DIY has always been an important part of the punk scene and there is no denying that easy moving mp3s, home recording software, and a bazillion online distribution outlets have made it easier than ever for bands to get their music out to the masses.
But at some point, an over-saturation occurred; I think all of us have had the experience of glossing through a dozen bands that you couldn’t tell apart if you were listening to them on random.But I also think everyone has had that great experience of the find, the jewel at the bottom of the sifter, that moment when you hear “it”, and “it” being THE sound of punk rock no one can truly put into words. I had that moment when I stumbled upon The Rebel Spell about two years ago.
Needless to say I was strongly anticipating their latest album, “Beautiful Future,” the band’s 3rd full-length release. At this time, it looked like Rebel Time Records were revamping their website so I had to order the mp3 download directly from the Rebel Spell website. The site also passed along a really boss PDF of the album art and lyric sheet.
As a global comment, “Beautiful Future” is awesomely recorded. Instead of be perfected with spit and polish, it has the raw sound of a bare-bones approach to gear: no crazy effects, perfectly clipped and EQ’d distorted tones, or heightened vocal range. It has live band energy to it, especially in the harmonies, and a fuzzy, deep low end. The louder you play it, the better it gets.
The music is a straightforward. Three to four chords and cloud of dust. I don’t have any drummer vocabulary, but she beats the everlasting shit out of them on every song with the same muted, smashing gallops you hear in a lot of the mainstay anarcho-hardcore bands. I read somewhere they had picked up a new bass player, and it was a great pickup, bringing more upside to this release as the bass player is more prominent and distinct than in the other albums. There is Matt Freeman similarity and I mean the Matt Freeman on the first Rancid self-titled of 93’.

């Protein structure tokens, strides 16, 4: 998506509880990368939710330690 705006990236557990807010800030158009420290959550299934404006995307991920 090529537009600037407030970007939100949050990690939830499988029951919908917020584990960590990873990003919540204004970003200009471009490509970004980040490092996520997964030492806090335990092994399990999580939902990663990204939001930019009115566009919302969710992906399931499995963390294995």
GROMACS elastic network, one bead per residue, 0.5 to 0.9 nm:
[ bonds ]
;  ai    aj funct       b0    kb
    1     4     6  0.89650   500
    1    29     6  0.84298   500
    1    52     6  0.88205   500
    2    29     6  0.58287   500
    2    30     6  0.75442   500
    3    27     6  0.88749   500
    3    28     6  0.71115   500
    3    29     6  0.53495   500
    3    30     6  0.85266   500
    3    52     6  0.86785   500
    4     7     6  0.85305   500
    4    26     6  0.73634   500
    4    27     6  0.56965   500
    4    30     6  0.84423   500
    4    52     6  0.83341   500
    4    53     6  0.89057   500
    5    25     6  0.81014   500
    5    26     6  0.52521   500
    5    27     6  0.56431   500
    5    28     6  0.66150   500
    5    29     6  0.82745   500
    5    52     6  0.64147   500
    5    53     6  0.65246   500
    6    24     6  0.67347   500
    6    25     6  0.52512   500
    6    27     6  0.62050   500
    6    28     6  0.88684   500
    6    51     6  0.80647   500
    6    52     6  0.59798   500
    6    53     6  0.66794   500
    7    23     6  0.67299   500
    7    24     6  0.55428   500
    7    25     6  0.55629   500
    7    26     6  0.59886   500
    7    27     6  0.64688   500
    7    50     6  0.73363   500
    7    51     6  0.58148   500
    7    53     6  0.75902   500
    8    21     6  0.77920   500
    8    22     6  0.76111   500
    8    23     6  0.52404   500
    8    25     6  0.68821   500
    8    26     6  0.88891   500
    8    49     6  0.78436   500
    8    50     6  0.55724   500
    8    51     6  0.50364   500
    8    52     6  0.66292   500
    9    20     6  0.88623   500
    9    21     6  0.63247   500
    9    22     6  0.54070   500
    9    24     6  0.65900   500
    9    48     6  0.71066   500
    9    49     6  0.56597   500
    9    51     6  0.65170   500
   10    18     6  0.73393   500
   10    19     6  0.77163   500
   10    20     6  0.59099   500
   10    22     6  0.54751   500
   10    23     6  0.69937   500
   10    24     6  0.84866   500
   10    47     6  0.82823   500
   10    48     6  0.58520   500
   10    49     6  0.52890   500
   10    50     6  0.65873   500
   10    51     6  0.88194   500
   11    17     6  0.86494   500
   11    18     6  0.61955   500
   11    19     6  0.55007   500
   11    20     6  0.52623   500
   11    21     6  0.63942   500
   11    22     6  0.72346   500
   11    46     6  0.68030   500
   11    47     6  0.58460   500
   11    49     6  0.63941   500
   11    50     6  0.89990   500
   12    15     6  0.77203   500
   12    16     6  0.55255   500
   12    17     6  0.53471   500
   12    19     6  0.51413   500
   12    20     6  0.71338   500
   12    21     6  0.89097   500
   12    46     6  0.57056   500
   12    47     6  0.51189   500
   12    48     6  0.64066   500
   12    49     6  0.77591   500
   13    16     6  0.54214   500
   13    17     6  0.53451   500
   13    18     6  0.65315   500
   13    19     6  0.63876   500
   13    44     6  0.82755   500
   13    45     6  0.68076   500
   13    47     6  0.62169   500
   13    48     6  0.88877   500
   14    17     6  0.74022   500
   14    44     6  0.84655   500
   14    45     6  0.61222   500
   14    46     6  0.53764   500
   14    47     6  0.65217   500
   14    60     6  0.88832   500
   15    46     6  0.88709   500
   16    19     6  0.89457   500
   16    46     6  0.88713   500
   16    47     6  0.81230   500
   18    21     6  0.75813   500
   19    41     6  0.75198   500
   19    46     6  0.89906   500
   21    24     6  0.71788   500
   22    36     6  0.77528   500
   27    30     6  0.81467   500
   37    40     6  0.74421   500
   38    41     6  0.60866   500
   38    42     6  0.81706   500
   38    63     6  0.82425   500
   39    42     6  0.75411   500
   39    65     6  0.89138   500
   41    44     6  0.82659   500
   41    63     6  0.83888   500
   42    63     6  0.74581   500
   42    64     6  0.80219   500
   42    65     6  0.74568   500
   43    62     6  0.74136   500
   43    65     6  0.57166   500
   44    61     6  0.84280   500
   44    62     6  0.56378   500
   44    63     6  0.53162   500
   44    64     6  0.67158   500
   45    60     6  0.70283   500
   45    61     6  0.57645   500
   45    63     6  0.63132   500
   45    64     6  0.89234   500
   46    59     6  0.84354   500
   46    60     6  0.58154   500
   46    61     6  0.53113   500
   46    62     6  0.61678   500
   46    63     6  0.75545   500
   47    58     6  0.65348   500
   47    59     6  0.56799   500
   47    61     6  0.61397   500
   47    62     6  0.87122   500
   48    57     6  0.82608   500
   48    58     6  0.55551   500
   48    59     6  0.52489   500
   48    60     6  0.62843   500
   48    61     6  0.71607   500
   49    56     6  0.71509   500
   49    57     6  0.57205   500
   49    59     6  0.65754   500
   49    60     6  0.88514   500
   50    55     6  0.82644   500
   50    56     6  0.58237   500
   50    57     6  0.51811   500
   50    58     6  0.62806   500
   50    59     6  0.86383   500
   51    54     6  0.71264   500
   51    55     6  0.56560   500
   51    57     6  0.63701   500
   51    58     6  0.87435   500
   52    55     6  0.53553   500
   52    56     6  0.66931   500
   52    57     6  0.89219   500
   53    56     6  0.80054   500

The band also added a few other new wrinkles. There are some lead vocals by someone other than Todd in the song “Tragedy,” a great dual punch sound. A piano and a violin were also dropped in without a seam. The vocals, both lead and backing, have always been a strong element of their past albums and stay the course in this one. The lyrics come across effortless even with a good deal of gravel in the gut. No cheesy rhyme schemes or clichéd choruses, just a stand-and-deliver approach that’s articulate. The choruses are anthemic goods, and the album is soaked with catchy, delayed call-and-responses that repeat and repeat and repeat with momentum. It’s cathartic.
The threads running through the lyrics are identification, angst and ultimately confrontation, beginning with the title song that sarcastically paints a dystopic future. The theme that runs forward from this opening is what I find most interesting about this album. From this despair comes forth a highly positive album about making difference by exposing social injustices and resisting them at every corner. Some songs like “Tragedy” and “Feel the Same” bring out the fight through a straightforward call to arms, while some songs like “Current Occupants” and “The World Turned Upside Down” have a sort of Bad Religion feel by drawing upon irony and keen observation. In the end, it’s an organic album with a free approach to putting out the music and there is no doubting that all four of these members have singing with their hearts stuffed in their mouth and bleeding on the instruments.
If you haven’t heard them, check them out. If you’ve heard them and liked them, then you’ll enjoy this one too.
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